We expect a lot from the people we love: a clean criminal record, a lack of sadistic tendencies, a quick “I’m alive” every two years or so. Unfortunately for Marian, her son Paul falls short of everyone’s expectations— he’s in jail for aggravated assault after bailing out of rehab, which she only finds out after his girlfriend Shelly shows up unannounced. Despite what it looks like, Shelly says Paul’s actually turned a corner. He’s sober (thanks to her), he’s working, and he’s really in jail because of an overreaction. Marian wants to put up her car for Paul’s bail, but her girlfriend Beth and friend/landlady Nat are skeptical. While Beth is almost willing to give Paul a second (or a hundredth) shot, Nat is a little less optimistic (and a little more sauced). If they’re all going to be a family again when Paul returns, it will take more than weekly donuts and microwaved leftover pizza to teach them how to love.
Coral Gables, Florida. At rise, a young woman, Shelly, gains entry to the carriage house apartment of lesbian couple, Marian and Beth. She is interrupted by Nat, the couple’s wealthy friend and landlady, who lives in the main house. Assuming Shelly is a down-and-out friend of Marian’s from church, Nat tempts the girl with her wealth into some sort of arrangement. Shelly seems willing to seal the deal, when Marian and Beth return. Shelly then reveals she is the girlfriend of Marian’s son, Paul, who’s been missing for two years after running away from a treatment center. He’s now in town, having been arrested for an assault, which Shelly swears was an accident. Marian goes to the jail to see him. Beth must remain behind, as Shelly hasn’t slept in two nights. Beth makes Marian promise not to consider bail until they can talk about it. While Shelly naps, Nat returns to warn Beth that Shelly is not what she seems, and to find out why Paul was jailed. Beth says it’s a family matter until Marian returns. Nat storms out, declaring Paul unwelcome under her roof. At the jail, Paul tells Marian he’s off drugs and working, and begs her to put up her car for bail. Marian says she must first talk to Beth. Paul loses his cool, demanding her first loyalty as her flesh and blood. Marian can’t refuse. Back at the house, she must reconcile Beth to the decision she made, and convince Nat to change her mind about letting Paul stay. When Shelly has a mental breakdown and Paul drops the charming, sincere attitude he displayed in jail, Beth tries to lay down the law, but it’s too late. Paul is beyond hope. He and Shelly steal the car and take off, leaving Marian desperate to understand what happened to her son. In her weakness she resorts to blaming Beth. The pair is forced to examine what their relationship has truly meant to them, what their feelings have truly been, and whether love as we want to define it truly exists. Does love exist without proof? What constitutes proof? All Beth has ever wanted was for Marian to admit the truth about her son. Faced with losing Beth, Marian finally forms the words, that her son is broken. Beth instinctively stops Marian’s mouth, to spare her the pain of finishing the thought. If there is ever a real proof of love, they both have just shown it.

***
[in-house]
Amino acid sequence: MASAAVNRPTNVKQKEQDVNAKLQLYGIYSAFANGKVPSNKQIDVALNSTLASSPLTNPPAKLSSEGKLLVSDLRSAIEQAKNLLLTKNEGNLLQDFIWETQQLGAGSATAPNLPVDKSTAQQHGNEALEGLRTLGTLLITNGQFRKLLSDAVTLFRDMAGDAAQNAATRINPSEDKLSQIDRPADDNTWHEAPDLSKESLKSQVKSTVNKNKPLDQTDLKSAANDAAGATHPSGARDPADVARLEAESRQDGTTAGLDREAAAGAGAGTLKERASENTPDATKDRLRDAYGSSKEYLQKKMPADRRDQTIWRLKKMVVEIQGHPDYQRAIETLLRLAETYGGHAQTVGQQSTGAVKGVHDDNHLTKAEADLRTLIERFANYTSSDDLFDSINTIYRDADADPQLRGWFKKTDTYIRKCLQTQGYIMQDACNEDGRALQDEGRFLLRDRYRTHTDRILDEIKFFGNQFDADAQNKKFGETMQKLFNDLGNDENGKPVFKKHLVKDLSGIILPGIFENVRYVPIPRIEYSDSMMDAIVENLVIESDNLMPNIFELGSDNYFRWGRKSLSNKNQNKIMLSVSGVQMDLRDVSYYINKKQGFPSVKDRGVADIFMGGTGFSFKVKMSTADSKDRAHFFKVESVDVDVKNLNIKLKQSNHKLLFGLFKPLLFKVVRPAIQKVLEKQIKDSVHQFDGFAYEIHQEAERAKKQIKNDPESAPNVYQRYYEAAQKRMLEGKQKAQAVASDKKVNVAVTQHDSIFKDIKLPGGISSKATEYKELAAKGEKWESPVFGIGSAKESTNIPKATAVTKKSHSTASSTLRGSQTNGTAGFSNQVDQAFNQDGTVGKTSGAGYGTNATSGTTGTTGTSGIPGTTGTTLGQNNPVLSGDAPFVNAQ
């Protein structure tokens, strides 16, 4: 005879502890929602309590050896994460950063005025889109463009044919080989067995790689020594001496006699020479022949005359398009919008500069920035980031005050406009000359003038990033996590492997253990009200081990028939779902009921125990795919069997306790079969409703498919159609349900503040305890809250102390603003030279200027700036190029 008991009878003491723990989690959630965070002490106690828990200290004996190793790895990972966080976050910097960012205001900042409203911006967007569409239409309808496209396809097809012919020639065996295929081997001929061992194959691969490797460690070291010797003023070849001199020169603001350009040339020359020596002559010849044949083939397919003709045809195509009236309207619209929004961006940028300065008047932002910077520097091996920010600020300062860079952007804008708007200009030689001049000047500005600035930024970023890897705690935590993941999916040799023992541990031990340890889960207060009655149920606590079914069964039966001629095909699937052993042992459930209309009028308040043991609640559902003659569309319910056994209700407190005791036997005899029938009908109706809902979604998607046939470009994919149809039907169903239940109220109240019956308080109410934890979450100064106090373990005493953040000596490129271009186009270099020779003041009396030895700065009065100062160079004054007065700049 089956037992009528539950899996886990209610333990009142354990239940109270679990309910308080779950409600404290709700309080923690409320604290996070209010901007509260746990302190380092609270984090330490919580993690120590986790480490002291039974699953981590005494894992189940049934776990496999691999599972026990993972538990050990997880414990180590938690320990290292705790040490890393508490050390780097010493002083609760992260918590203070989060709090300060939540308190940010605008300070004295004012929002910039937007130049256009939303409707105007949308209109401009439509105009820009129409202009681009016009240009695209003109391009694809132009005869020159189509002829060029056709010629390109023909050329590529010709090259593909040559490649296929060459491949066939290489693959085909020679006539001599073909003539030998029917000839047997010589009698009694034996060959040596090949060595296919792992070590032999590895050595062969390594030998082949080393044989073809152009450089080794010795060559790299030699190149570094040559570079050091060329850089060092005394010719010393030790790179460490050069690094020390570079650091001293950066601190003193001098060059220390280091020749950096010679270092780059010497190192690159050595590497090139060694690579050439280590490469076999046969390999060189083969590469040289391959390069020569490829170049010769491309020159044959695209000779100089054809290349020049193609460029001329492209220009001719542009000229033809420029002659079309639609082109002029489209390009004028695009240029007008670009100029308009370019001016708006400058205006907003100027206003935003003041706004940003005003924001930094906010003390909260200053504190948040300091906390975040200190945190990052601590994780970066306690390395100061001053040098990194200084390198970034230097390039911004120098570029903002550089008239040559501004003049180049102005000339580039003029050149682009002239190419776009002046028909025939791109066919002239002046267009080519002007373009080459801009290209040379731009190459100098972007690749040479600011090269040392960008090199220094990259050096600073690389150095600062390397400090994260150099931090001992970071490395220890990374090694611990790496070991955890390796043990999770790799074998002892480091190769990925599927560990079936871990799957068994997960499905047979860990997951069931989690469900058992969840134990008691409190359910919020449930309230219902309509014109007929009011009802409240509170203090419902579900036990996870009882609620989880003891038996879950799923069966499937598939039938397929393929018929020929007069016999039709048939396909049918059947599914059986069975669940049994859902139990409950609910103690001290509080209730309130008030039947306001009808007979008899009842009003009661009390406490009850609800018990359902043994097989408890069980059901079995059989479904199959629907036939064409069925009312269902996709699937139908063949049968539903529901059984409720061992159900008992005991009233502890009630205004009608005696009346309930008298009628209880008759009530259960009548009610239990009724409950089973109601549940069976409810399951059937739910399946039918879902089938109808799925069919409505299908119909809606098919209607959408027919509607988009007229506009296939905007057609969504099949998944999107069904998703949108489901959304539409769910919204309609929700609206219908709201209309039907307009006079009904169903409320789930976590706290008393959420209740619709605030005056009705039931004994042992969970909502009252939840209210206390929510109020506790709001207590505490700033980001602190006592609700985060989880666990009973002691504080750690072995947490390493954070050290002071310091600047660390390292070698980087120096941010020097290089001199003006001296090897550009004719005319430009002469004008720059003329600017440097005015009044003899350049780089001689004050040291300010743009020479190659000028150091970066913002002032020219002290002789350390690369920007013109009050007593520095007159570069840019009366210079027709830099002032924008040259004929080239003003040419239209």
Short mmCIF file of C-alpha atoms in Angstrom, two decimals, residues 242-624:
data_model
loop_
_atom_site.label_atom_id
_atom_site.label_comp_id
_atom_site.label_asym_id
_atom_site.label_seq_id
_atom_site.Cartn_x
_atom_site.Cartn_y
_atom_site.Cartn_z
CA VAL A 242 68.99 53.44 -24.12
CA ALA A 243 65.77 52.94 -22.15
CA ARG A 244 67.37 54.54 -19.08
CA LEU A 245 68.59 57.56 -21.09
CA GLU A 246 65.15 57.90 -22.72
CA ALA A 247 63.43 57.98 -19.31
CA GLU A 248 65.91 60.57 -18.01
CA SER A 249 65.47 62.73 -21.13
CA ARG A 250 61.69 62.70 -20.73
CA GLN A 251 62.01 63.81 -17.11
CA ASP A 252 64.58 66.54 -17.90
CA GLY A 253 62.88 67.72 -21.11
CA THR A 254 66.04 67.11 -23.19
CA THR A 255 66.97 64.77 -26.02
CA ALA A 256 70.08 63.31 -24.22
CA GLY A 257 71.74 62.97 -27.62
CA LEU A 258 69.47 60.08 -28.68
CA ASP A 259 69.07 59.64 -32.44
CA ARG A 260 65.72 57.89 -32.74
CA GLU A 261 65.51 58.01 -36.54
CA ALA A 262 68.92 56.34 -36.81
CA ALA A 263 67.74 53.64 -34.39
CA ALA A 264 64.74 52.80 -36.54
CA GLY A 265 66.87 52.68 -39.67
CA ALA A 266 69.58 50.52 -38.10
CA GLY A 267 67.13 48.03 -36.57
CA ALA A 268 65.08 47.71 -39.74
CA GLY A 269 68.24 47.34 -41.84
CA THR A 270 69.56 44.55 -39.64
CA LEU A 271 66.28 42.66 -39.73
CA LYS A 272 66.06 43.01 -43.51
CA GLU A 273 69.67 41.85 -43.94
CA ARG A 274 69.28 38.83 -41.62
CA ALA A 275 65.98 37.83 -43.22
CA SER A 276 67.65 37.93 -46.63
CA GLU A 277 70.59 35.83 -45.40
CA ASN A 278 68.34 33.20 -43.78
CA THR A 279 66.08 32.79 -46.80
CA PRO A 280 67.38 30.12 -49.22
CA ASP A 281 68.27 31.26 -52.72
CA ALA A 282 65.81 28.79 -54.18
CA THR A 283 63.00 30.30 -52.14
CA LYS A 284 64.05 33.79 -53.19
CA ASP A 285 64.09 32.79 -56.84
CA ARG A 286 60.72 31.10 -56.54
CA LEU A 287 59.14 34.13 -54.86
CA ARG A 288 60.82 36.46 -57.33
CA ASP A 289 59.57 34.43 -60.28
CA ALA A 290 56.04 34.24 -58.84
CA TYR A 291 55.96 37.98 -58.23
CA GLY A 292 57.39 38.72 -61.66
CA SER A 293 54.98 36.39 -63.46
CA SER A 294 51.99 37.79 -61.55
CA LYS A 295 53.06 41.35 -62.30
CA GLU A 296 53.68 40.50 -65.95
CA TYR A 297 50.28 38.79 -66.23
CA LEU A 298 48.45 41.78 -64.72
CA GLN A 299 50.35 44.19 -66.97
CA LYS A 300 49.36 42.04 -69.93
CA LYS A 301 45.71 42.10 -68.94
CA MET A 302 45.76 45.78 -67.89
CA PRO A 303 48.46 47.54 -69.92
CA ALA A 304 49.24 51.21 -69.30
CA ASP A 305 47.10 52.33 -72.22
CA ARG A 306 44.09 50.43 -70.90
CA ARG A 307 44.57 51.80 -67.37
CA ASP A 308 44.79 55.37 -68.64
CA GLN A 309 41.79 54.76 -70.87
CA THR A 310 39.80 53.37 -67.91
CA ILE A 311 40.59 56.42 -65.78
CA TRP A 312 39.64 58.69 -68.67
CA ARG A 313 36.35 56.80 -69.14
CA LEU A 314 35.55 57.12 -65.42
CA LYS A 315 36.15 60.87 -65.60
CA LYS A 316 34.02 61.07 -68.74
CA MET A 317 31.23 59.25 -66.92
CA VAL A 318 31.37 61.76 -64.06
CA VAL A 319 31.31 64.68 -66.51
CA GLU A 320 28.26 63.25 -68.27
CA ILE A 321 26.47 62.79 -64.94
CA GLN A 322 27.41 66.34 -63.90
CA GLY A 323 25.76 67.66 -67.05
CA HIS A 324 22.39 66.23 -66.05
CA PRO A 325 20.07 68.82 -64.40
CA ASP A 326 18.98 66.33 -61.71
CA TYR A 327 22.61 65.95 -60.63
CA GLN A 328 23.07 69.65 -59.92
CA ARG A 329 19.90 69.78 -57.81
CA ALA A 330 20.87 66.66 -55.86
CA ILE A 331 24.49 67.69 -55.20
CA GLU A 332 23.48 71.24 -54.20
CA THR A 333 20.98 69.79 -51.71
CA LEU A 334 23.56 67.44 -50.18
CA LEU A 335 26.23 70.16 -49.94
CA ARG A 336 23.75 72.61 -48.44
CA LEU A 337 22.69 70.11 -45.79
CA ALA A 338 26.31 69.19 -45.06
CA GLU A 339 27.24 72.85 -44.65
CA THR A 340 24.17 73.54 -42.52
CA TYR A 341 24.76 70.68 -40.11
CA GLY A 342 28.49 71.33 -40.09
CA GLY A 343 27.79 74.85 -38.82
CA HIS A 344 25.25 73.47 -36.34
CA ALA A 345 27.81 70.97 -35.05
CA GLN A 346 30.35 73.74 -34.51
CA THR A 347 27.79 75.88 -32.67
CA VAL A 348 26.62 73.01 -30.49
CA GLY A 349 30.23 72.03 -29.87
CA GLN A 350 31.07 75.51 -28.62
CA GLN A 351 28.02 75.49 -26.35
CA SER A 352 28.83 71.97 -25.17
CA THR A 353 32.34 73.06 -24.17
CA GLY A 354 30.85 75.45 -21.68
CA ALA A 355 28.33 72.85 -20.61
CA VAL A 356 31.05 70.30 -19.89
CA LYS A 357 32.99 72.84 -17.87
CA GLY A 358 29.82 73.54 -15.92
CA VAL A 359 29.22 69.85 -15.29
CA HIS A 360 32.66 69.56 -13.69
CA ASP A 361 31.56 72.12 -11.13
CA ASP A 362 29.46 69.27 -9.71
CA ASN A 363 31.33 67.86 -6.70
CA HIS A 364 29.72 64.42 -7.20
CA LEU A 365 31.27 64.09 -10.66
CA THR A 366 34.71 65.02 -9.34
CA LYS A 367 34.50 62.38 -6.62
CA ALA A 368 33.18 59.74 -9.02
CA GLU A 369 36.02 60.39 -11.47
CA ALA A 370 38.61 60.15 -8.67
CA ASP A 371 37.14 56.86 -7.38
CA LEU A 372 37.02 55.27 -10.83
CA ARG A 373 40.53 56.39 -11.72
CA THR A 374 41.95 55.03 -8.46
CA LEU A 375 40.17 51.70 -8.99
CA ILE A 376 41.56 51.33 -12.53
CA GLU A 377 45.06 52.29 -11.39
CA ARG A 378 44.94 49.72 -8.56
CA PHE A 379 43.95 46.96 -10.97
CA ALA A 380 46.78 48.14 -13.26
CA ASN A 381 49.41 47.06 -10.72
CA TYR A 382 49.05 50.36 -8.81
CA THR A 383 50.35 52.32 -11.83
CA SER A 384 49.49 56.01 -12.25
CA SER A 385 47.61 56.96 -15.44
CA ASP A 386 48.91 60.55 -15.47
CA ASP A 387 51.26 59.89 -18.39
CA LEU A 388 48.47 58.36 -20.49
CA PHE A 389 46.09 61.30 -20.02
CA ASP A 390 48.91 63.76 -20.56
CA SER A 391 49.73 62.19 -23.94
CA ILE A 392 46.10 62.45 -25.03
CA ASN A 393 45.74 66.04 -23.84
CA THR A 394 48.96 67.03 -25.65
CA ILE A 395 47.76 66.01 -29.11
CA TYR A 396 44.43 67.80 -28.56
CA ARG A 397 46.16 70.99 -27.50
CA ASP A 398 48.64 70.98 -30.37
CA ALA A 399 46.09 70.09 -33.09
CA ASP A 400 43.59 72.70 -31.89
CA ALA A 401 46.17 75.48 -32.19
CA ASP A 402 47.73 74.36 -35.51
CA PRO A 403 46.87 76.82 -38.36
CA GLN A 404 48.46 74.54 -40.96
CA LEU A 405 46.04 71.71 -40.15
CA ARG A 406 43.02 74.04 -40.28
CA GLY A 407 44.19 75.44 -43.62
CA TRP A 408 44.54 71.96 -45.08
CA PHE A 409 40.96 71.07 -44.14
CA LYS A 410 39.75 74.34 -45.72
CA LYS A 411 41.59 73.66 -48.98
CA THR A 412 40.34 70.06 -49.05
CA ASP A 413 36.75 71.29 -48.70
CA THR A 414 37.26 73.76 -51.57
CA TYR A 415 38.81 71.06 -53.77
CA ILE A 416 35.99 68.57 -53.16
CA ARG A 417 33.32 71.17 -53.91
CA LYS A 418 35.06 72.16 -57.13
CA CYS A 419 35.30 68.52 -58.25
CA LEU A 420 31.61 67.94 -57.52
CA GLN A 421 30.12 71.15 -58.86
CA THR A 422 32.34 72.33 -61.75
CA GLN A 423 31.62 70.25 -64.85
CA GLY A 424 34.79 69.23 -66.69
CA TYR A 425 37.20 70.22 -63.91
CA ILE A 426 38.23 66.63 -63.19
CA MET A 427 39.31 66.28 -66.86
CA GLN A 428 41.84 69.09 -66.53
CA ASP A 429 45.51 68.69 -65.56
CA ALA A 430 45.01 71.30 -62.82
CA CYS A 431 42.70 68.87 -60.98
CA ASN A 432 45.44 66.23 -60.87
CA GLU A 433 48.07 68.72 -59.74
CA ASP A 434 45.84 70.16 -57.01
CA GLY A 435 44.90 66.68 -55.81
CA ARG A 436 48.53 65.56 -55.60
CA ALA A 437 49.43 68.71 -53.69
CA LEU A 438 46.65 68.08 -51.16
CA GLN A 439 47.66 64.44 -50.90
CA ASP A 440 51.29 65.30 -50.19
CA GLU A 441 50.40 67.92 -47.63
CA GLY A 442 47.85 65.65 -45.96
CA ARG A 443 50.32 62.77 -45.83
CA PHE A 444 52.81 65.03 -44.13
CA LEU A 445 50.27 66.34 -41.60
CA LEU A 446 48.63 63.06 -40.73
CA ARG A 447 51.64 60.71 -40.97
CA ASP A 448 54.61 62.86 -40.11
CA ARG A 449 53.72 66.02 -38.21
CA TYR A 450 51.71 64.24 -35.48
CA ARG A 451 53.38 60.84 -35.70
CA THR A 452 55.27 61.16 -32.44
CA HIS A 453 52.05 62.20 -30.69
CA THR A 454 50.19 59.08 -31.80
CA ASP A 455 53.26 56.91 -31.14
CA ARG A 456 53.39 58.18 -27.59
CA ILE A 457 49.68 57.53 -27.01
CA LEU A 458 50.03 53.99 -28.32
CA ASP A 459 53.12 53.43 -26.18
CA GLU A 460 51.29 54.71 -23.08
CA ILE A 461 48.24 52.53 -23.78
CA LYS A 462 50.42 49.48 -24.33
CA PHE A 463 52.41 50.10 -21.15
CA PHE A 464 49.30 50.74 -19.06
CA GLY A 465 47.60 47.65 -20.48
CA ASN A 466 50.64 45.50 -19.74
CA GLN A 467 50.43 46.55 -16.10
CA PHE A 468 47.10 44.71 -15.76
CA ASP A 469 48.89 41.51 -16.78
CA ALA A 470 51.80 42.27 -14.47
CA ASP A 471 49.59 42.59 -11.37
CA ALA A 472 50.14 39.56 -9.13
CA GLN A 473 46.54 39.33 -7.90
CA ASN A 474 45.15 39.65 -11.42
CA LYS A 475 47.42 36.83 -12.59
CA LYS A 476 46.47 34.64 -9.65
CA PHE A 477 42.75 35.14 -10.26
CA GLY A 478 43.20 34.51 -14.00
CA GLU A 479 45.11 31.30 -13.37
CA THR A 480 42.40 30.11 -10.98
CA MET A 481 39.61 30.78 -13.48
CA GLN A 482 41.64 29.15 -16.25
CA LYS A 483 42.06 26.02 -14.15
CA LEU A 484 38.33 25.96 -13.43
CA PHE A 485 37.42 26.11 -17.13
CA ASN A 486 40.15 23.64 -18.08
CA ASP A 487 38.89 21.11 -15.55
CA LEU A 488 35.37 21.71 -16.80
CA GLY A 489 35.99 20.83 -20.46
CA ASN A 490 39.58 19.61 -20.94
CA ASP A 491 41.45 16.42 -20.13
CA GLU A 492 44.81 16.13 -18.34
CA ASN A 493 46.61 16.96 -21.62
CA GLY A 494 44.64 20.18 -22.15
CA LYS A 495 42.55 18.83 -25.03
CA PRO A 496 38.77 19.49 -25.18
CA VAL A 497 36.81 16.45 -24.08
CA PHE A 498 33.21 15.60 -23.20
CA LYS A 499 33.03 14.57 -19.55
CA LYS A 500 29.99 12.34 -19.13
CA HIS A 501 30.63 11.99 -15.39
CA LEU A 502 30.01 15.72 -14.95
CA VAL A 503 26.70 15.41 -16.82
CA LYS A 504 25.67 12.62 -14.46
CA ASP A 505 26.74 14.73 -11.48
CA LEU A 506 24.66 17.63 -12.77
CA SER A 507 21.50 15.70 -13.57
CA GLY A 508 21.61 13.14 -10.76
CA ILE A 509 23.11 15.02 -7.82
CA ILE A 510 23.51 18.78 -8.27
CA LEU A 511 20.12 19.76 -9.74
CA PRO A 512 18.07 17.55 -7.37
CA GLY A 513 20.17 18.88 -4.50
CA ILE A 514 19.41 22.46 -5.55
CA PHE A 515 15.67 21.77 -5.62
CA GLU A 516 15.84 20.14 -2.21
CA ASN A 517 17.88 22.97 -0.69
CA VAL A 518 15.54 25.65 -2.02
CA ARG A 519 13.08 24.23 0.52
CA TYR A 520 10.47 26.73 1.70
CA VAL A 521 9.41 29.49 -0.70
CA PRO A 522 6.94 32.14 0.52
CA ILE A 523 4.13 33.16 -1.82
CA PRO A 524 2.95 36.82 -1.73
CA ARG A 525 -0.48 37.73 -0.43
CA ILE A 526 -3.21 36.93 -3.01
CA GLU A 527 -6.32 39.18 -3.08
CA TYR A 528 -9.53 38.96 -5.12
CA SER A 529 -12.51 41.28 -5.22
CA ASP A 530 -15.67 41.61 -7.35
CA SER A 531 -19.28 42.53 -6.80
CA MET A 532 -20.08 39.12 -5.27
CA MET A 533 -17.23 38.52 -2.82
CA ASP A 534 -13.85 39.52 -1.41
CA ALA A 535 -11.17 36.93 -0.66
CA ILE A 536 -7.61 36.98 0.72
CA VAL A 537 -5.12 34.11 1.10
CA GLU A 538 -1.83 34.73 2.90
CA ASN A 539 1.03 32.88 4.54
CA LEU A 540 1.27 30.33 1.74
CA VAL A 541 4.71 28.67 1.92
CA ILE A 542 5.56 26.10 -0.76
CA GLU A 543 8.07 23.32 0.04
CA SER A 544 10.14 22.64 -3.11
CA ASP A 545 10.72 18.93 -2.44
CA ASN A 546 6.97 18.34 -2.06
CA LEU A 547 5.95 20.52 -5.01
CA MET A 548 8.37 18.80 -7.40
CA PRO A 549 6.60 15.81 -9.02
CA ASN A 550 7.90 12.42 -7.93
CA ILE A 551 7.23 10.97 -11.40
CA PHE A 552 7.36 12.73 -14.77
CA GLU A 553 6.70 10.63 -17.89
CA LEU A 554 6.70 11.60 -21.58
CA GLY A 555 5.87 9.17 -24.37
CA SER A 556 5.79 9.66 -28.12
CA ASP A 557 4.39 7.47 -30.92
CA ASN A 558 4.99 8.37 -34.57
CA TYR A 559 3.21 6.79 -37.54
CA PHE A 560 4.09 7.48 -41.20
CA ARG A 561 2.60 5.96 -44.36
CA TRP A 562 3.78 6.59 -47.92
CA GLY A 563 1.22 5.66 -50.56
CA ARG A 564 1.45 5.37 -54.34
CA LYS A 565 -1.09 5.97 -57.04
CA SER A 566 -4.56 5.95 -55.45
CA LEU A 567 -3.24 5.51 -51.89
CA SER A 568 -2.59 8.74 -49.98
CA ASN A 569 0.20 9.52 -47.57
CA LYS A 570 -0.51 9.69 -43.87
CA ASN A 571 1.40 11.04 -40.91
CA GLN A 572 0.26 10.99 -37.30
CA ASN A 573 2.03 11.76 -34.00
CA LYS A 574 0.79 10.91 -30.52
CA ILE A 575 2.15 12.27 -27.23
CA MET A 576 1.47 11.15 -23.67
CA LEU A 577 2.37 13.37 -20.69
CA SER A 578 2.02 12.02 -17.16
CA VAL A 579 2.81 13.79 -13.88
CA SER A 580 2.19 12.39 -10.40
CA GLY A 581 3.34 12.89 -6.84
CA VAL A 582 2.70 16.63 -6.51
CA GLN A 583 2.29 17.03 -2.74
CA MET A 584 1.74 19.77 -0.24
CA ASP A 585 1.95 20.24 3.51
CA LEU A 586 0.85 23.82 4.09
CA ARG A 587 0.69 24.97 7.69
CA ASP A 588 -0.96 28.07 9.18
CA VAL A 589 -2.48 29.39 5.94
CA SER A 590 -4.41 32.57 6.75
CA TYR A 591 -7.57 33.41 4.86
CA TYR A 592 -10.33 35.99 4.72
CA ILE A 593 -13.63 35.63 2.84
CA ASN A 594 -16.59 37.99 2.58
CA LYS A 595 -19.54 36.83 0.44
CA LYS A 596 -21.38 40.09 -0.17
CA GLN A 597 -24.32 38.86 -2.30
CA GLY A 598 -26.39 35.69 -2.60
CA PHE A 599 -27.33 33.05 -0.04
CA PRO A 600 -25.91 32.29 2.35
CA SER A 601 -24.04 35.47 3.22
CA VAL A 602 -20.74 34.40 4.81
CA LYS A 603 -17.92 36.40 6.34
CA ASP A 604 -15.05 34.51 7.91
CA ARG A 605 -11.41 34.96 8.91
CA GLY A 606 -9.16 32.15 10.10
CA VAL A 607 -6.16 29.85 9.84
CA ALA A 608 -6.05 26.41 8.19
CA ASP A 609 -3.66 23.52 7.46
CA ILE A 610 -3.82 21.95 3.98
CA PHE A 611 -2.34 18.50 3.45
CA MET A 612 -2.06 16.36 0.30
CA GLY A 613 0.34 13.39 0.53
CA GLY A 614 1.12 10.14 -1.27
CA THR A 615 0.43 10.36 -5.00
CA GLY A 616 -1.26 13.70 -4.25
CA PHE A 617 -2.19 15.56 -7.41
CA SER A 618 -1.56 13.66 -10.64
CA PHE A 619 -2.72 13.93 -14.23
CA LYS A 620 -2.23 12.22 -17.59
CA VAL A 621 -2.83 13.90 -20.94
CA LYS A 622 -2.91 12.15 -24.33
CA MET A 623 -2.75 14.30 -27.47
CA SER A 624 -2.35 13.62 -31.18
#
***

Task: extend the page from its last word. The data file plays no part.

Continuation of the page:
Powerful… immensely engaging... reflective gem of a play.
–Theodore P. Mahne, Times-Picayune
Shelly: mid-30s (but passes for early 20s). A mysterious stranger.
Nat: 60. A wealthy, elegant alcoholic in Coral Gables, FL.
Marian: 50s. Warm, church-going. Nat's friend and tenant.
Beth: 50. Marian’s longtime Lesbian lover. Strong. Honest.
Paul: 30. Marian's troubled adult son.
Time: Present Day. The action takes place in one day, from morning to night.
Setting: Primary Location: The living-room/kitchen of an apartment over a detached garage in the back yard of a posh home in Coral Gables, Florida.
Secondary Location: A jailhouse visiting area. May be suggested simply with lighting and two chairs or stools.
Third Location: In Act One Scene Four, a separate spot of light should coexist with the living room set for the brief duration of one phone call.
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Billing responsibilities, pertinent copyright information, and playwrights' biographies are available in the show rider that comes with your license agreement. To download the show rider for Visiting Hours, click here.
“a slow-burning, perceptive chamber drama about sacrifice and betrayal, honesty and self-delusion.” –John Thomason, Miami New Times
“Resonant yet deliberately slow to reveal its secrets” “a study in hard-wired familial dysfunction” –Christine Dolen, Miami Herald
“Caudle creates painfully real circumstances, as well as characters toward whom the audience feels genuine empathy. He also deftly captures the difficulty of placing limitations on love, when to tell the kind lie rather than the cruel truth, and the agony of wondering “What did I do wrong?” –Theodore P. Mahne, Times-Picayune
“gripping theater… as buried truths are revealed.” –Brian Sands, Ambush Magazine
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Director's Script – Single-sided script with space for director’s notes.
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